Encyclopedia of Fantasy (1997)
Wind in the Willows, The

Various movies have been based on The Wind in the Willows (1908) by Kenneth Grahame.

1. The Adventures of Ichabod and Mr Toad (vt as two separate items The Wind in the Willows and The Legend of Sleepy Hollow) US movie (1949). Disney. Pr Ben Sharpsteen. Dir James Algar, Clyde Geronimi, Jack Kinney. Special processes Ub Iwerks. Based on Grahame's book and Washington Irving's "The Legend of Sleepy Hollow" (1819-1820). Voice actors Claude Allister (Rat), Eric Blore (J. Thaddeus Toad), Colin Campbell (Mole), Campbell Grant (Angus MacBadger), Alec Harford (Winkie), J Pat O'Malley (Cyril Proudbottom), plus Bing Crosby (narrator of Ichabod section) and Basil Rathbone (narrator of Toad section). 68 mins. Colour.

The TWITW section of this movie is a vigorous but necessarily sketchy adaptation. MacBadger, Toad's financial advisor, calls in Rat and Mole to ask help in curtailing Toad's expensively destructive mania for gypsy-style caravanning. The next they know Toad is in court for car theft, and is jailed on false charges. Disguised as Toad's grandmother, Toad's horse Cyril brings the prisoner a washerwoman costume, using which Toad escapes and steals a train (> Gender Disguise); the police pursue in a second train (providing an animated homage to the Keystone Cops, but in English uniform). The Weasels take over Toad Hall, but are cast out by the heroic quartet. This is not classic Disney work, but it is possibly the best movie version of the tale so far. [JG]

2. The Wind in the Willows UK stop-motion Animated Movie (1983 tvm). Cosgrove-Hall/Thames TV. Pr Brian Cosgrove, Mark Hall. Exec pr John Hambley. Dir Hall. Screenplay Rosemary Anne Sisson. Voice actors Ian Carmichael (Water Rat), Michael Hordern (Badger), David Jason (Toad), Richard Pearson (Mole), Beryl Reid (Judge). 78 mins. Colour.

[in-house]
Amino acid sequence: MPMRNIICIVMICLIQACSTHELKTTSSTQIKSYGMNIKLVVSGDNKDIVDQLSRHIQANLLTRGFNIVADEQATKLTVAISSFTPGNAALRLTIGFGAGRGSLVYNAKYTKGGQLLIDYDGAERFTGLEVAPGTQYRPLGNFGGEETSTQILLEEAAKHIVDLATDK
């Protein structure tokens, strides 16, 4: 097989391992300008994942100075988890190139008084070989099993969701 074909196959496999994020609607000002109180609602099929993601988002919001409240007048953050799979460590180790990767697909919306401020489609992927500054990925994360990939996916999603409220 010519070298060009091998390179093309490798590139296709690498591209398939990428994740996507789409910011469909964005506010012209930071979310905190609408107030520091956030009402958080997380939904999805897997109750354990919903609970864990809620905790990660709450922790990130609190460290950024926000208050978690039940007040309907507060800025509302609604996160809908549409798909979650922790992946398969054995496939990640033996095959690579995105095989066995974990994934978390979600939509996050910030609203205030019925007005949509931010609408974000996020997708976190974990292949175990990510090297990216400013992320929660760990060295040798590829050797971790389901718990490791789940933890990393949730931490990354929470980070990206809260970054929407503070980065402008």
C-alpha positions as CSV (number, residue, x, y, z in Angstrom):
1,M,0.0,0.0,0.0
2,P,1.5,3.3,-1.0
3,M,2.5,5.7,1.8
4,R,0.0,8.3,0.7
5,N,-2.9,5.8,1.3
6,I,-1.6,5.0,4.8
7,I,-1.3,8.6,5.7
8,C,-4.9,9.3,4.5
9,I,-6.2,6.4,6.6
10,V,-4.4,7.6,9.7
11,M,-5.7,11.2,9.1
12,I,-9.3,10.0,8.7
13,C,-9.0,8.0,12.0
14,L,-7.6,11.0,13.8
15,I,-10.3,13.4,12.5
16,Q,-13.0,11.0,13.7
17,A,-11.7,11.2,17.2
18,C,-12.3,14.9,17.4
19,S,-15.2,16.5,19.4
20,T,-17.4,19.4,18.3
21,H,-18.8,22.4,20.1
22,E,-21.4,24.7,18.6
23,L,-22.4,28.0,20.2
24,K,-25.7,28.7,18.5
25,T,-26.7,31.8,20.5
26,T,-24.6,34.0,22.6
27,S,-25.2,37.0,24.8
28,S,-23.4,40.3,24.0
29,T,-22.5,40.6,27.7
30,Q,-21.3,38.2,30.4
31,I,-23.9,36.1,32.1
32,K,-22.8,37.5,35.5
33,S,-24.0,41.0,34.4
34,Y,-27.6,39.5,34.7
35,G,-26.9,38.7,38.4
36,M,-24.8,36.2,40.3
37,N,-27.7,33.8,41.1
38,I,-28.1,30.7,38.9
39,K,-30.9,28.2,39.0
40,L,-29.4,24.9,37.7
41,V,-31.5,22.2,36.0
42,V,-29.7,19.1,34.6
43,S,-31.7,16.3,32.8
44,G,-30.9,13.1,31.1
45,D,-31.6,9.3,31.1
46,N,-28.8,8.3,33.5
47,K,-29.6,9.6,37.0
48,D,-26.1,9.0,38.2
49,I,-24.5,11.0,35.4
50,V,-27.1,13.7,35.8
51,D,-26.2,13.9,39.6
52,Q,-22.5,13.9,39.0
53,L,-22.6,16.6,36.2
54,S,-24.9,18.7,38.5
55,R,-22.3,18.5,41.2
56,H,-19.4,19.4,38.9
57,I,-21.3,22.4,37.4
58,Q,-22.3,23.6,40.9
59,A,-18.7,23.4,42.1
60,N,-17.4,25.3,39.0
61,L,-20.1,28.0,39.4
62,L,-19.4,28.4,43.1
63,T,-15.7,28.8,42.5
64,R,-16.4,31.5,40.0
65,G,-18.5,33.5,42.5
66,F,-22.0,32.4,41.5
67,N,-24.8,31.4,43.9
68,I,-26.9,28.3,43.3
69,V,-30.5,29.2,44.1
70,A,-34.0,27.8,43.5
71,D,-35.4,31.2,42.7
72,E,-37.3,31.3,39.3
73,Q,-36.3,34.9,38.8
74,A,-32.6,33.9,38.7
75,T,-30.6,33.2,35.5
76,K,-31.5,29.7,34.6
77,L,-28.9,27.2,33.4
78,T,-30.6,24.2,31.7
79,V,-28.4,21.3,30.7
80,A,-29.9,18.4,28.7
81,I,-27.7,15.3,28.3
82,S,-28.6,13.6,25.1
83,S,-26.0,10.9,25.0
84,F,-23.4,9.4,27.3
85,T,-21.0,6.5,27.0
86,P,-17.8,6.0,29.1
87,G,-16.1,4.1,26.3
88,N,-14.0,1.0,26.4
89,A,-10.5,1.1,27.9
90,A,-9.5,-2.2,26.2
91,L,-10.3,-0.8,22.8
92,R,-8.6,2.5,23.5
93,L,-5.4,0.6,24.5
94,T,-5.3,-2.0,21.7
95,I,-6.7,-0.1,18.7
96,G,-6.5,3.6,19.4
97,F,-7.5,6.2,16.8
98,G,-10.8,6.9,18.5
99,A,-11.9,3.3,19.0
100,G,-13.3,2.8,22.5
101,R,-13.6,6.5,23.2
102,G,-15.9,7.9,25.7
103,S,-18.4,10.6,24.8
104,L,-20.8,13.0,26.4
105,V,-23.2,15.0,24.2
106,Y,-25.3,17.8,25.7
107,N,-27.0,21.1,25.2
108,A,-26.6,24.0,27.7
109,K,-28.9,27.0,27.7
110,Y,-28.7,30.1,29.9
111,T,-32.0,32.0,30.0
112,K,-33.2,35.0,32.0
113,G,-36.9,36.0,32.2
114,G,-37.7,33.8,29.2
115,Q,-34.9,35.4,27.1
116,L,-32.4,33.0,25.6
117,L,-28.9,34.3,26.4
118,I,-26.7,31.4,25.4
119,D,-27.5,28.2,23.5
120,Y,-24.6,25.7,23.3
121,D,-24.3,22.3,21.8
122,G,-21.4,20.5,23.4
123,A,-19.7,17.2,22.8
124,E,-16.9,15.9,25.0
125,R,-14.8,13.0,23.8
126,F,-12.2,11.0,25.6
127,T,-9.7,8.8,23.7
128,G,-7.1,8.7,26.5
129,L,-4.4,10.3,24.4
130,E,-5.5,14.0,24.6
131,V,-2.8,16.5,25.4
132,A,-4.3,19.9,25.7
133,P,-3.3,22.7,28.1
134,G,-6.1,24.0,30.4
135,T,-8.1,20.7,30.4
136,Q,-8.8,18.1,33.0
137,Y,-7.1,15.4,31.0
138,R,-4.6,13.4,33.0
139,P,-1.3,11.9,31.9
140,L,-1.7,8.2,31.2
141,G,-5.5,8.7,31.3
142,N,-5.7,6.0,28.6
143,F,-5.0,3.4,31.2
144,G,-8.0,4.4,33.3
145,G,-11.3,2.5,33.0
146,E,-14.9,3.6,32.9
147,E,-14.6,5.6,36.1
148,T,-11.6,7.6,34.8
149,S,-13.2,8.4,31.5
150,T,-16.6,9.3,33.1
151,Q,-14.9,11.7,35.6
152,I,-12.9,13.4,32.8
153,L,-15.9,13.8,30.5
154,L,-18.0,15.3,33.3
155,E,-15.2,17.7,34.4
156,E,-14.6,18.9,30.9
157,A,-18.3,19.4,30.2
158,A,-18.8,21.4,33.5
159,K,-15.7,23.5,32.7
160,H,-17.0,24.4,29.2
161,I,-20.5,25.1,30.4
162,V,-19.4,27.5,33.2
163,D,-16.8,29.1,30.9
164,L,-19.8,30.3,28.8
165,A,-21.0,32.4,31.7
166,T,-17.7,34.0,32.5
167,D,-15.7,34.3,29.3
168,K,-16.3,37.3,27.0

A faithful adaptation, if anything bolstering the original's reactionary viewpoint (with the Weasels voiced as sniggering working-class oiks) and its antifantasy (with the imaginative being reduced to cosy, plodding domesticity). In this lethargic version, all is done with ponderous tastefulness: even the menacing of Mole in the Wild Wood is blandly unfrightening. The animation is technically good and the models and sets are meticulously made, but all is somehow bloodless. [JG]

3. The Wind in the Willows Japanese/US Animated Movie (1983 tvm). Dir Jules Bass, Arthur Rankin Jr (1924-2014). Voice actors Eddie Bracken, José Ferrer, Paul Frees, Roddy McDowall, Charles Nelson Reilly (movie lacks proper credits). 97 mins. Colour.

A dutiful version, with some nice moments of animation among the rest. [JG]

This entry is taken from the Encyclopedia of Fantasy (1997) edited by John Clute and John Grant. It is provided as a reference and resource for users of the SF Encyclopedia, but apart from possible small corrections has not been updated.